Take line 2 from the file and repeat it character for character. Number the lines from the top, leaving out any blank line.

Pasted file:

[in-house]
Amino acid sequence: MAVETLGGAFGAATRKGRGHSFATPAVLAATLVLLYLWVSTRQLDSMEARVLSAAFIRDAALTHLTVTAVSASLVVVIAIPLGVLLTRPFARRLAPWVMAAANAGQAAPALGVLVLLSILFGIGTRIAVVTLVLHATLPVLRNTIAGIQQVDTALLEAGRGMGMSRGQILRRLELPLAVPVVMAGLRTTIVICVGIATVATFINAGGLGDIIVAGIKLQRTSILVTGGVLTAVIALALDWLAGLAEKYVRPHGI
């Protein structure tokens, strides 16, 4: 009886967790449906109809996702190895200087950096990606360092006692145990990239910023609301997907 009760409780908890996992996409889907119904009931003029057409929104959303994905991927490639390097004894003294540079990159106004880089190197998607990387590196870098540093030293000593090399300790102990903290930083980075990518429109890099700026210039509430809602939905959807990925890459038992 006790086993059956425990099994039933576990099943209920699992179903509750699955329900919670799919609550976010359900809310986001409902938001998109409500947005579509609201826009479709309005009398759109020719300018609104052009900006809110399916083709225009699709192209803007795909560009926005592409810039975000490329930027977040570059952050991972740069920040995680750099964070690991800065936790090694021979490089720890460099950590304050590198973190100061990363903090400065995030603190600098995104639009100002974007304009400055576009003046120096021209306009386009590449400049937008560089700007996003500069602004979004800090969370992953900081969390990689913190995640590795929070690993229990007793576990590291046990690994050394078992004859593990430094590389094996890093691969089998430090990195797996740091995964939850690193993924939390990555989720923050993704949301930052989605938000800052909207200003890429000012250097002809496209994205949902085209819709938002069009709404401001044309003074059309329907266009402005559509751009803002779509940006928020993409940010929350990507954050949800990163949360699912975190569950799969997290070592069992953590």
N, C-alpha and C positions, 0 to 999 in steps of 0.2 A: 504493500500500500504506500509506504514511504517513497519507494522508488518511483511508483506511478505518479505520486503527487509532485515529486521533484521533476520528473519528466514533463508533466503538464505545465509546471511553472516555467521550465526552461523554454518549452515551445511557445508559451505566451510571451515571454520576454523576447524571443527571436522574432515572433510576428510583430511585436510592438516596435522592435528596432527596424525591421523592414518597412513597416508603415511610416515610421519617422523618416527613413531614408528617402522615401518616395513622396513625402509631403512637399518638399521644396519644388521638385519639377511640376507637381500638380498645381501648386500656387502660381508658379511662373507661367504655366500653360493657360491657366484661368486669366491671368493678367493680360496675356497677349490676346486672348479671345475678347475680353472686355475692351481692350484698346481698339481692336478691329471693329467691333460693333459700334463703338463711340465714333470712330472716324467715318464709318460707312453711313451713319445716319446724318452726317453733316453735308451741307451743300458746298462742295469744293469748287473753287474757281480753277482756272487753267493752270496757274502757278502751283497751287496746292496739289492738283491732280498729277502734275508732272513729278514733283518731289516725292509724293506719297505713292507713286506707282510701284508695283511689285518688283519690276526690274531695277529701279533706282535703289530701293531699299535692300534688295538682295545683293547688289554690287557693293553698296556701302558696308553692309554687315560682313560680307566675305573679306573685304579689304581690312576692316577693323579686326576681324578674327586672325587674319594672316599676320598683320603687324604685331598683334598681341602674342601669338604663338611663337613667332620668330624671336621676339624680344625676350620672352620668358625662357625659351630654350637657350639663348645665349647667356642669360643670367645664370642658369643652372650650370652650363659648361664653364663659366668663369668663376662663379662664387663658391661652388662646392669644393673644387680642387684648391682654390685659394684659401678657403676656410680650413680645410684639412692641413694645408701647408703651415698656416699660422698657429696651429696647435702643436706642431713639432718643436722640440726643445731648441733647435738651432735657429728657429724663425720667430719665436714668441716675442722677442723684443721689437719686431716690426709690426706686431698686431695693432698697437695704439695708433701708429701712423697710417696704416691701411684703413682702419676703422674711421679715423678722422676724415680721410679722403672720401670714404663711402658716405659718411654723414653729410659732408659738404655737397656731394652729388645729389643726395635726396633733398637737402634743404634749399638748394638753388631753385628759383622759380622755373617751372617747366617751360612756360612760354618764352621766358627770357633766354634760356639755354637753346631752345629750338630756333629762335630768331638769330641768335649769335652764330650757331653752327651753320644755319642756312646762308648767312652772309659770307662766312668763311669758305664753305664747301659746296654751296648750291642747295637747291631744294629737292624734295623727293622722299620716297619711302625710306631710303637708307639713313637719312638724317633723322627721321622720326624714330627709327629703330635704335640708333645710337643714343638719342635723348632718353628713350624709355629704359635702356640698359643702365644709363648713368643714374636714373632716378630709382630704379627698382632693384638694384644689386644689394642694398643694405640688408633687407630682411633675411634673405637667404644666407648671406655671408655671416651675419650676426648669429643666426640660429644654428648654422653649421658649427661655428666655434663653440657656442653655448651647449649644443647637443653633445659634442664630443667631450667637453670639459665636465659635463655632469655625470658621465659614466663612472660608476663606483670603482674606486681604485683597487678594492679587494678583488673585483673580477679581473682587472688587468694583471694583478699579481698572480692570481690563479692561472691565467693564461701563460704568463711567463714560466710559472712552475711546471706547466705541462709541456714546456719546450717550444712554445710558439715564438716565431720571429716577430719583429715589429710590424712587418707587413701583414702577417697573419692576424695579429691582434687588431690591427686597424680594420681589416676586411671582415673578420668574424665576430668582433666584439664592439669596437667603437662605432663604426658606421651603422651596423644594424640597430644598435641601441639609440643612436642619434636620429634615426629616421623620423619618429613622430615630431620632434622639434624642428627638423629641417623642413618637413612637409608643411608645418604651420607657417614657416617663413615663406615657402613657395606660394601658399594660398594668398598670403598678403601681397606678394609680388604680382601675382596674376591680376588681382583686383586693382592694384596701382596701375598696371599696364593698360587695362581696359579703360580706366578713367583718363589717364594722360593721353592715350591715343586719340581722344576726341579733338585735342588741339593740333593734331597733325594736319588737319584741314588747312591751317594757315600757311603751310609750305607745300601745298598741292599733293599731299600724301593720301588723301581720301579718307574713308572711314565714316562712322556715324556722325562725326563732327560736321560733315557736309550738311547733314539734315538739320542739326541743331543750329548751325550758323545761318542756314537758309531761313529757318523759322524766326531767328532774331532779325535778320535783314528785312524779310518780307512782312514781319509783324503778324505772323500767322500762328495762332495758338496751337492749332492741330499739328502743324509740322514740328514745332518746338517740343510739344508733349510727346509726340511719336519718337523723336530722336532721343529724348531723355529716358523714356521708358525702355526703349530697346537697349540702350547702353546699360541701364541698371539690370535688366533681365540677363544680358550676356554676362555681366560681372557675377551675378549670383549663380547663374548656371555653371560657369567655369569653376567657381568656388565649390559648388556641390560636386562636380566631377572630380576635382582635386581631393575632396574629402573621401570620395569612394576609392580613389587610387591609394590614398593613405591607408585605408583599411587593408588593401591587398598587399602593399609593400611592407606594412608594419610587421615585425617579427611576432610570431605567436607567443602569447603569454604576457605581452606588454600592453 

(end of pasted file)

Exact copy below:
Amino acid sequence: MAVETLGGAFGAATRKGRGHSFATPAVLAATLVLLYLWVSTRQLDSMEARVLSAAFIRDAALTHLTVTAVSASLVVVIAIPLGVLLTRPFARRLAPWVMAAANAGQAAPALGVLVLLSILFGIGTRIAVVTLVLHATLPVLRNTIAGIQQVDTALLEAGRGMGMSRGQILRRLELPLAVPVVMAGLRTTIVICVGIATVATFINAGGLGDIIVAGIKLQRTSILVTGGVLTAVIALALDWLAGLAEKYVRPHGI